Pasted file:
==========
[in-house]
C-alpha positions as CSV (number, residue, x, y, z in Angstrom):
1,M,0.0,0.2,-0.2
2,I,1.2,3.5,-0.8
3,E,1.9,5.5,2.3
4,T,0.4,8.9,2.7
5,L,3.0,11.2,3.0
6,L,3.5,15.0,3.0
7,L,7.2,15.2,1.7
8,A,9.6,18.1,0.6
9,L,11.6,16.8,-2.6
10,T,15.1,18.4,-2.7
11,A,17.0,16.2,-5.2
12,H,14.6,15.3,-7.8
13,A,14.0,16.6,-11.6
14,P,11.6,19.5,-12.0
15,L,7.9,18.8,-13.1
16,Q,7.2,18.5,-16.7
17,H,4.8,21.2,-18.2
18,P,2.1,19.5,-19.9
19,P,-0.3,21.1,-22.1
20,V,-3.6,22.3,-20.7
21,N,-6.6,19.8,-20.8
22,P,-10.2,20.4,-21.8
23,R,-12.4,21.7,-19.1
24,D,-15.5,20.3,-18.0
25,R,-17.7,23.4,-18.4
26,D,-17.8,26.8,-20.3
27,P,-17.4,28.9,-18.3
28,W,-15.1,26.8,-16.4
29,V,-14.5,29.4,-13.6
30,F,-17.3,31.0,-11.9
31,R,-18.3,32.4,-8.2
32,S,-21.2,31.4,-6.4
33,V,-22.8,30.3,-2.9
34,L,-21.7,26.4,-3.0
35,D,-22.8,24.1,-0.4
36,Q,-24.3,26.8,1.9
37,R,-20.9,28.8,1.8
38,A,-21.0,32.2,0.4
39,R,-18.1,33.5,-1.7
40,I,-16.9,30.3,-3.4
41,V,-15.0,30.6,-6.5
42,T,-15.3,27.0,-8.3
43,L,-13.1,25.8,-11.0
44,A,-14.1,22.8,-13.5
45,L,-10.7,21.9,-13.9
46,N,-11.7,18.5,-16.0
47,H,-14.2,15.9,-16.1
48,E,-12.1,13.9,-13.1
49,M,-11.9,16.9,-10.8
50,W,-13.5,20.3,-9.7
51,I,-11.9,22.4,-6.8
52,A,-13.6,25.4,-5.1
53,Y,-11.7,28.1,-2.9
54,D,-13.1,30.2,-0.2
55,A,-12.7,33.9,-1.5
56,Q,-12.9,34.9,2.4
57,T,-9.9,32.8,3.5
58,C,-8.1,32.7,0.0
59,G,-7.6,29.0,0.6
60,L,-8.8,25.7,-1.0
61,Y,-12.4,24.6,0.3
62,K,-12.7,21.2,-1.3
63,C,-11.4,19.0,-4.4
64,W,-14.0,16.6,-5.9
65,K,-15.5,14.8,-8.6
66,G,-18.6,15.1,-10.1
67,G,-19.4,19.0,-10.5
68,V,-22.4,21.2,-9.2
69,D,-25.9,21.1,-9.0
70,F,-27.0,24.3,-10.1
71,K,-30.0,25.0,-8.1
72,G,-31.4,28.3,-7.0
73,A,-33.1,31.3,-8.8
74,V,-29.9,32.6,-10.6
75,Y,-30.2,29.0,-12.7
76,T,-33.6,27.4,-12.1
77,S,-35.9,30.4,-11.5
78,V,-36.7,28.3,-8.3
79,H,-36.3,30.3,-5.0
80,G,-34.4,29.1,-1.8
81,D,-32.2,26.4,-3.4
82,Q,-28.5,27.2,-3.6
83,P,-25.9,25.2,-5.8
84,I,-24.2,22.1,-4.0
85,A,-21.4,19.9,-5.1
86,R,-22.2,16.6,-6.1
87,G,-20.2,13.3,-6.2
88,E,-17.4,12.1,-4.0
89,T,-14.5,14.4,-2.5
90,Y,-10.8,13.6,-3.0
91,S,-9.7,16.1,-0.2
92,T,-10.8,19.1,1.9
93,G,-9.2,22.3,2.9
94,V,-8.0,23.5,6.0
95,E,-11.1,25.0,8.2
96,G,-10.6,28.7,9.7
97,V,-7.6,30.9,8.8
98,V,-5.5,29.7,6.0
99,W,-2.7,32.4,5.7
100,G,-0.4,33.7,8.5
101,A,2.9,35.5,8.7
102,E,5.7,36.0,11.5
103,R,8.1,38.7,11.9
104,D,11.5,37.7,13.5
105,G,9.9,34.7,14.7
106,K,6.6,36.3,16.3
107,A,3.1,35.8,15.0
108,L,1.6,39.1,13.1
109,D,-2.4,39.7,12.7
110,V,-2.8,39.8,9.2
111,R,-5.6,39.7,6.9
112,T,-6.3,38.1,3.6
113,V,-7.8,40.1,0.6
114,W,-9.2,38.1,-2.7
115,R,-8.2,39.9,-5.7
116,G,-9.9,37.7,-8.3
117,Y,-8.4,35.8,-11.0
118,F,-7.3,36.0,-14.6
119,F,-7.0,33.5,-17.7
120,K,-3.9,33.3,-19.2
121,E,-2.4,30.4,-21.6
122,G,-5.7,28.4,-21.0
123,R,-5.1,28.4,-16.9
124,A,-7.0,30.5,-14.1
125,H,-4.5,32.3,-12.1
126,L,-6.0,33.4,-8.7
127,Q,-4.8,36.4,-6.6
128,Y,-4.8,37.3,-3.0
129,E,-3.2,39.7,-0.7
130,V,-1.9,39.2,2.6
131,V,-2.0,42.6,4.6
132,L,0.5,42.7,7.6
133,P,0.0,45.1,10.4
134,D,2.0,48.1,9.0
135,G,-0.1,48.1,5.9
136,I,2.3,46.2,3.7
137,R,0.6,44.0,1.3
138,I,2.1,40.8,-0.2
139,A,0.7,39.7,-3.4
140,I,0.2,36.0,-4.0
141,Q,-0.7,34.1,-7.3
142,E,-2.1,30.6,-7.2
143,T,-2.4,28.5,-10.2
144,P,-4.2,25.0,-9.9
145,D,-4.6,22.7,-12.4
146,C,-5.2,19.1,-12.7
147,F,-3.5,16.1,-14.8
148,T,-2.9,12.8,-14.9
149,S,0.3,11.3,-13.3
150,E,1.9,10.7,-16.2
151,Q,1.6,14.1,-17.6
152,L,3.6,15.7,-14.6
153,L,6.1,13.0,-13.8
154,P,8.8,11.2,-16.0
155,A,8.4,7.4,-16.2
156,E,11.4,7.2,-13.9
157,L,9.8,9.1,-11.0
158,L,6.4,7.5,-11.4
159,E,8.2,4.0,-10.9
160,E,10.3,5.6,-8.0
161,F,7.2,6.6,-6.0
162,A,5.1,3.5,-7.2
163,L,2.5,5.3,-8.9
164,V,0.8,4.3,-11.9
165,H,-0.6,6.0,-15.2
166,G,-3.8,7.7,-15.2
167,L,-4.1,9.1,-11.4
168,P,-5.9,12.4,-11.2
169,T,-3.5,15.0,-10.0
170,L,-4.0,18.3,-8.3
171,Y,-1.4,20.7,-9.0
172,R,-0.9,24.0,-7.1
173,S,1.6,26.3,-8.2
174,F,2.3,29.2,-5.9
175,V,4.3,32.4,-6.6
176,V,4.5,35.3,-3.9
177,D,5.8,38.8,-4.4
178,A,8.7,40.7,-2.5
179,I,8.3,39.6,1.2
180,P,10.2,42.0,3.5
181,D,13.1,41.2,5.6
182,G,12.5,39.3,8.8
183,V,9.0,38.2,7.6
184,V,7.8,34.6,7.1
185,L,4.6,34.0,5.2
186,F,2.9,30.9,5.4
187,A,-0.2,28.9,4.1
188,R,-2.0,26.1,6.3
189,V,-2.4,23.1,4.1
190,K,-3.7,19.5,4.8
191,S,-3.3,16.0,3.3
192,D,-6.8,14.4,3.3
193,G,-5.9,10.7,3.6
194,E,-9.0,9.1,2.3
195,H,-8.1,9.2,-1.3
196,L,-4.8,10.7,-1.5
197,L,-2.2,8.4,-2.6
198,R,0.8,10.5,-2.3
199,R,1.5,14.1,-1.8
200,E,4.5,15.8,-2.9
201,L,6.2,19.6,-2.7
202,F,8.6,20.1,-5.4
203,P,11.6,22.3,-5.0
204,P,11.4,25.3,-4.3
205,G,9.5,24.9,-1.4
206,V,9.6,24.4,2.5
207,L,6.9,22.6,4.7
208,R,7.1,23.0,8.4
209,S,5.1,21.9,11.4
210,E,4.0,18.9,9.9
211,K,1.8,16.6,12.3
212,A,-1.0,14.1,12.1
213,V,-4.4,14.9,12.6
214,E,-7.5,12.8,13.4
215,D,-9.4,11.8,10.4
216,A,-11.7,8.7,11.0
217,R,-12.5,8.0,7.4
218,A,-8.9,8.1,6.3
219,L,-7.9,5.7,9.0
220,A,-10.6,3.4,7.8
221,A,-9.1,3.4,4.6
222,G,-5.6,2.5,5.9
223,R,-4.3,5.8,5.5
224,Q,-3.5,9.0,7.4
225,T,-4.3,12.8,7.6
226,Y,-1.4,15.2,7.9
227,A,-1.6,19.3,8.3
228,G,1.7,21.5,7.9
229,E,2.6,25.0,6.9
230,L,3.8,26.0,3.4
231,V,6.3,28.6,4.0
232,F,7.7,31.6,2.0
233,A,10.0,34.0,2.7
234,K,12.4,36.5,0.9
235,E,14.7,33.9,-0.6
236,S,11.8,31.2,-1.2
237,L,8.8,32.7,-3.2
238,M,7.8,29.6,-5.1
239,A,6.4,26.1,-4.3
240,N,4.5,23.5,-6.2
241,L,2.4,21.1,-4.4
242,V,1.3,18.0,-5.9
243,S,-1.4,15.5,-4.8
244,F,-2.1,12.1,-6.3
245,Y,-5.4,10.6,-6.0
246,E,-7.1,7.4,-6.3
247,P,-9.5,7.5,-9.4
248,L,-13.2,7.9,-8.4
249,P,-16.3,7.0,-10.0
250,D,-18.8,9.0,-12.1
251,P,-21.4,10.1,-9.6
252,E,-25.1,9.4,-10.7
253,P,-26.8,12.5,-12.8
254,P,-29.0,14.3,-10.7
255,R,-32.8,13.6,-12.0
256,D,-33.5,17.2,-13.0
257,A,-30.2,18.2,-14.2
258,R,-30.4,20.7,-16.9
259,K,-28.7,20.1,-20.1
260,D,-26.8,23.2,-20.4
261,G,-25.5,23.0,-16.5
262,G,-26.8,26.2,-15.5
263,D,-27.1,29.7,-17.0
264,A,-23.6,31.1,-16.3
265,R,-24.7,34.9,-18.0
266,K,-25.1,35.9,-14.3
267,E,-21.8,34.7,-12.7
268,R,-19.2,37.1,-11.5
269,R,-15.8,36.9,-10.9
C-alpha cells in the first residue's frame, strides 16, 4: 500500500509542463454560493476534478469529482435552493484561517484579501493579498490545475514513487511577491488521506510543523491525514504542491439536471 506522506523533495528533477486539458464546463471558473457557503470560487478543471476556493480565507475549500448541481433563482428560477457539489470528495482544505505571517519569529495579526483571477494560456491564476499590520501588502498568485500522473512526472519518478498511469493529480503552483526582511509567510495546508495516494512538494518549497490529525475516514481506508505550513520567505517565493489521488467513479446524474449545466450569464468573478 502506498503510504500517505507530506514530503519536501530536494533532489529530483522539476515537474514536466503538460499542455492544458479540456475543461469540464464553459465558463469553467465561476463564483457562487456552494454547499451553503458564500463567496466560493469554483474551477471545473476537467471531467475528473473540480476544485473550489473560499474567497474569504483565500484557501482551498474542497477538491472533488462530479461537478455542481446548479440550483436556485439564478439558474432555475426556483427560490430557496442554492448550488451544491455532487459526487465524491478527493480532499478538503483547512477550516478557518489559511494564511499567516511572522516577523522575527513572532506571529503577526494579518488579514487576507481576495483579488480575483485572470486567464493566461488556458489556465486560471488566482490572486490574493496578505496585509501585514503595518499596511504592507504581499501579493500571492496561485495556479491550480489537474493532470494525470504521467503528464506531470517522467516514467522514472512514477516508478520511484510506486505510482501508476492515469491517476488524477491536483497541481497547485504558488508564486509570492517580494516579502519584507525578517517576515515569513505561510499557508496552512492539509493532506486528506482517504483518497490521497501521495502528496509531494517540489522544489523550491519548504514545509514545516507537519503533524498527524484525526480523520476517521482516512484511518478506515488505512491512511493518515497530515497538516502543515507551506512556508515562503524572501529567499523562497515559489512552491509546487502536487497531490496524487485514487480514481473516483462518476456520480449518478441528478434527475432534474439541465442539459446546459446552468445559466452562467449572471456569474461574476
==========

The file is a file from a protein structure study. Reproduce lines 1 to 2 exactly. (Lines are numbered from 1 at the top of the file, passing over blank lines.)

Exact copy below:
[in-house]
C-alpha positions as CSV (number, residue, x, y, z in Angstrom):